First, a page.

More than 26 million Americans are affected by chronic kidney disease (CKD), and the prevalence of CKD is increasing. In addition, there is growing evidence that minority populations are disproportionately affected by CKD. African Americans often have CKD that is more likely to progress to end-stage renal disease (ESRD), compared with whites. Over 100,000 people in the US are waiting for a kidney transplant, and the median wait time for an individual’s first kidney transplant is 3.6 years. Relatives, friends, and even anonymous individuals have served as living donors, sparing patients the long and uncertain wait.
Although kidneys donated from living donors have better outcomes, the number of living donors has dropped over the past decade. Ethnic and racial disparities in obtaining a kidney transplant are common, meaning that fewer African American patients with ESRD receive an organ from a living donor compared to whites. Additionally, transplanted kidneys in African American transplant recipients do not last as long as in other ethnic/racial groups, and African American living kidney donors also face a higher risk of post-donation kidney failure than white living kidney donors. It is believed that a genetic change, or “variant,” called APOL1, which is found in 19% of African Americans, might play a role in this disparity (Anyone remember the #NephMadness 2017 Champion?)
The transplant community is examining whether potential African American living kidney donors should be screened for APOL1 variants. In one study, it was reported that APOL1 gene variants in African American deceased donors increased the chance of transplanted kidney failure in the recipient, regardless of the recipient’s ethnicity or race. Thus, it makes sense to perform genetic testing of APOL1 for potential African American living kidney donors. Besides having no current testing guidelines, another interesting and unknown factor is African American donors’ attitudes about APOL1 testing and how they would respond to this being offered.
Obviously, we need more information about genetic testing within the African American community. In a study published in AJKD last year, Gordon et al used mixed methods involving semi-structured interviews with surveys to assess African American donors’ attitudes, hypothetical decision-making, and information needs about APOL1 testing.
Participants were mostly women (87%) with a mean age of 47 years (Table 1). Health literacy levels were adequate for all donors and most (61%) were college graduates. Participants donated a mean of 8 years ago to their sibling (44%), parent (22%), or child (17%), and all were in good health.
Donors’ initial impressions were generally positive, and responses were grouped into the following themes:
- Benefits of APOL1 Genetic Testing: The main benefit was that donors gained knowledge that would helping them make a more informed decision. It also helps recipients inform their own decision in accepting a kidney with APOL1 gene variant knowing the associated risk.
- Concerns About APOL1 Risks: Donors expressed concerns about the risks of having 2 APOL1 variants, realizing that if they have 2 gene variants, this might result in kidney failure and likely reduce life expectancy post-donation. Interestingly, most donors would still donate, despite having 2 gene variants.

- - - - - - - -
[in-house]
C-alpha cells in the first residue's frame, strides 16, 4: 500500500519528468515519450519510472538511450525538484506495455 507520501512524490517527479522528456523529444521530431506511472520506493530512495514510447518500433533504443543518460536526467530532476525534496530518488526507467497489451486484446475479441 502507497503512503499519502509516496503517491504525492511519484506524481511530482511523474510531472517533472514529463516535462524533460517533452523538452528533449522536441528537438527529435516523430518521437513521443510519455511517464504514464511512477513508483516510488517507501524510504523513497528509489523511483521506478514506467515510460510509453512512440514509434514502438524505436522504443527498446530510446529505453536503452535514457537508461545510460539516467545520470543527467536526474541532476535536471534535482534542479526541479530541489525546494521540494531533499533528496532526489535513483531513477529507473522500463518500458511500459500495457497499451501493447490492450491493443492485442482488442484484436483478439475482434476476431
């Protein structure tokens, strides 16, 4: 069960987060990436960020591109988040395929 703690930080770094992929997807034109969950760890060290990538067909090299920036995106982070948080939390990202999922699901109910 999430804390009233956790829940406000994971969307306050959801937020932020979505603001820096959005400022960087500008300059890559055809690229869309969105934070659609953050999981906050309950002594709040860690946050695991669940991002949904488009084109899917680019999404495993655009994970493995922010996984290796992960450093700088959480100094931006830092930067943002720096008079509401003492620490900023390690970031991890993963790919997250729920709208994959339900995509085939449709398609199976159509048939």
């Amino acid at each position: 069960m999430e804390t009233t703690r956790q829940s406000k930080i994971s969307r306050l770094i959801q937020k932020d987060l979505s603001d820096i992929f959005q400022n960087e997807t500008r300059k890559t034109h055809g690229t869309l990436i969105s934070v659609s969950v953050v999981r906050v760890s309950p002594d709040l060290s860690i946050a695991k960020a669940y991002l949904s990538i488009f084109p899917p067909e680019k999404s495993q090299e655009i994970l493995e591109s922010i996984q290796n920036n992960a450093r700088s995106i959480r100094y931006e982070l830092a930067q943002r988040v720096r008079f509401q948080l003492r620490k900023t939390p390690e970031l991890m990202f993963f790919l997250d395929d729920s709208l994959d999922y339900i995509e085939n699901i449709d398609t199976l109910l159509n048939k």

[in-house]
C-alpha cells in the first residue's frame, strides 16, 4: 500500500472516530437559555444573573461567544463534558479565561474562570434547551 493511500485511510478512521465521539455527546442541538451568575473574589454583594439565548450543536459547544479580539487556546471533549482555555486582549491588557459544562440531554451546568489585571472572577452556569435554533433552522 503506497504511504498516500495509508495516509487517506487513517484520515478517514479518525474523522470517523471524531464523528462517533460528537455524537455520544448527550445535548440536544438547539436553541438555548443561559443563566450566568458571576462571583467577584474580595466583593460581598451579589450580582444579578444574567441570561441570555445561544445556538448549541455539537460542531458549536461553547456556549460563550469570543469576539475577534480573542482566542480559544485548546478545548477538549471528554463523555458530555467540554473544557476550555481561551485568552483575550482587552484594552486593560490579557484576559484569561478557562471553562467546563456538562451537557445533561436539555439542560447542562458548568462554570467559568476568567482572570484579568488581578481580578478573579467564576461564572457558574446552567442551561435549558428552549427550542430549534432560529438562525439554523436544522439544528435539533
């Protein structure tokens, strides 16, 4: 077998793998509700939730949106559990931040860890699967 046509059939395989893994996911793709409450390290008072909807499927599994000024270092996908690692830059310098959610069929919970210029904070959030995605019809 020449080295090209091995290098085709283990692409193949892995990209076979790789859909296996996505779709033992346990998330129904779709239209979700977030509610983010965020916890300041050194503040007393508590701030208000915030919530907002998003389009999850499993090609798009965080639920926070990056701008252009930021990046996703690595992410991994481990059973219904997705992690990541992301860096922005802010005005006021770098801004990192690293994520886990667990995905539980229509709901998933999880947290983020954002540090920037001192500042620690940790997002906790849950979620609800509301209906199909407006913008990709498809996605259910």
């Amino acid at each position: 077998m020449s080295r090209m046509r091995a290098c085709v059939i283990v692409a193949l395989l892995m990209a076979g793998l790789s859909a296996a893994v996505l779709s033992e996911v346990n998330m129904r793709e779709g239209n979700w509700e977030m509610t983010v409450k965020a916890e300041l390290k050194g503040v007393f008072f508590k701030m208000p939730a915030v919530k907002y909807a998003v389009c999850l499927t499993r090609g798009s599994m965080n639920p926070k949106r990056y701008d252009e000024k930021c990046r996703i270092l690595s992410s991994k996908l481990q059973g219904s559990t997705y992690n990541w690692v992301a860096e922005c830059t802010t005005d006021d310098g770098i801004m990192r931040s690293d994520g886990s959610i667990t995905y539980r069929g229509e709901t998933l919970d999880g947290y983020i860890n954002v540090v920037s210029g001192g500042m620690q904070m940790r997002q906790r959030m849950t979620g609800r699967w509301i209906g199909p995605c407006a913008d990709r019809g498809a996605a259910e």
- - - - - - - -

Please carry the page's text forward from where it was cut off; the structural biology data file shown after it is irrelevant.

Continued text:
- Discrimination and Stigma: Discrimination did not seem to be a concern among those surveyed. There was some concern that targeted APOL1 testing in the African American community may create suspicion, so trust would need to be built between the medical and African American community.
- Insurance: There was a question about whether or not insurance companies would cover the cost of APOL1 testing, and whether testing positive would lead to increased costs and discrimination.
- Willingness to Get APOL1 Genetic Testing: Most donors (87%) said that they were “entirely” or “a lot” willing to have APOL1 testing prior to donating. People surveyed indicated that they were motivated by a desire to have more knowledge of their own health and preparation of any potential negative effect to themselves or the donor.
- Hypothetical Decision Making: Most donors indicated that they would have donated if they had tested positive for 2 gene variants (61%), whereas a third were unsure (35%), and 1 would not (4%).
- APOL1 Genetic Testing Postdonation: Most (78%) donors said they would get APOL1 testing after donation.
- Informing Potential Recipients: A majority (78%) of the donors believed that potential transplants recipients should be informed of their donor’s APOL1 status, as the results could have an effect on their health.
- Communicating APOL 1 Test Results: Everyone surveyed believed that APOL1 testing should happen early in the donation process. This would prevent any dashed hopes and potential wasted efforts.
- Impact of APOL1 Testing on the African American Community and Identity: Most donors believed that APOL1 testing would positively affect the African American community.
This interesting and important study reveals that African American donors were generally supportive of APOL1 testing. These social insights demonstrate the need for the transplant community to address African American donors’ concerns about APOL1 genetic testing in order to enhance future informed consent practices.
Title: African American Living Donors’ Attitudes About APOL1 Genetic Testing: A Mixed Methods Study
Authors: E.J. Gordon, D. Amόrtegui, I. Blancas, C. Wicklund, J. Friedewald, and R.R. Sharp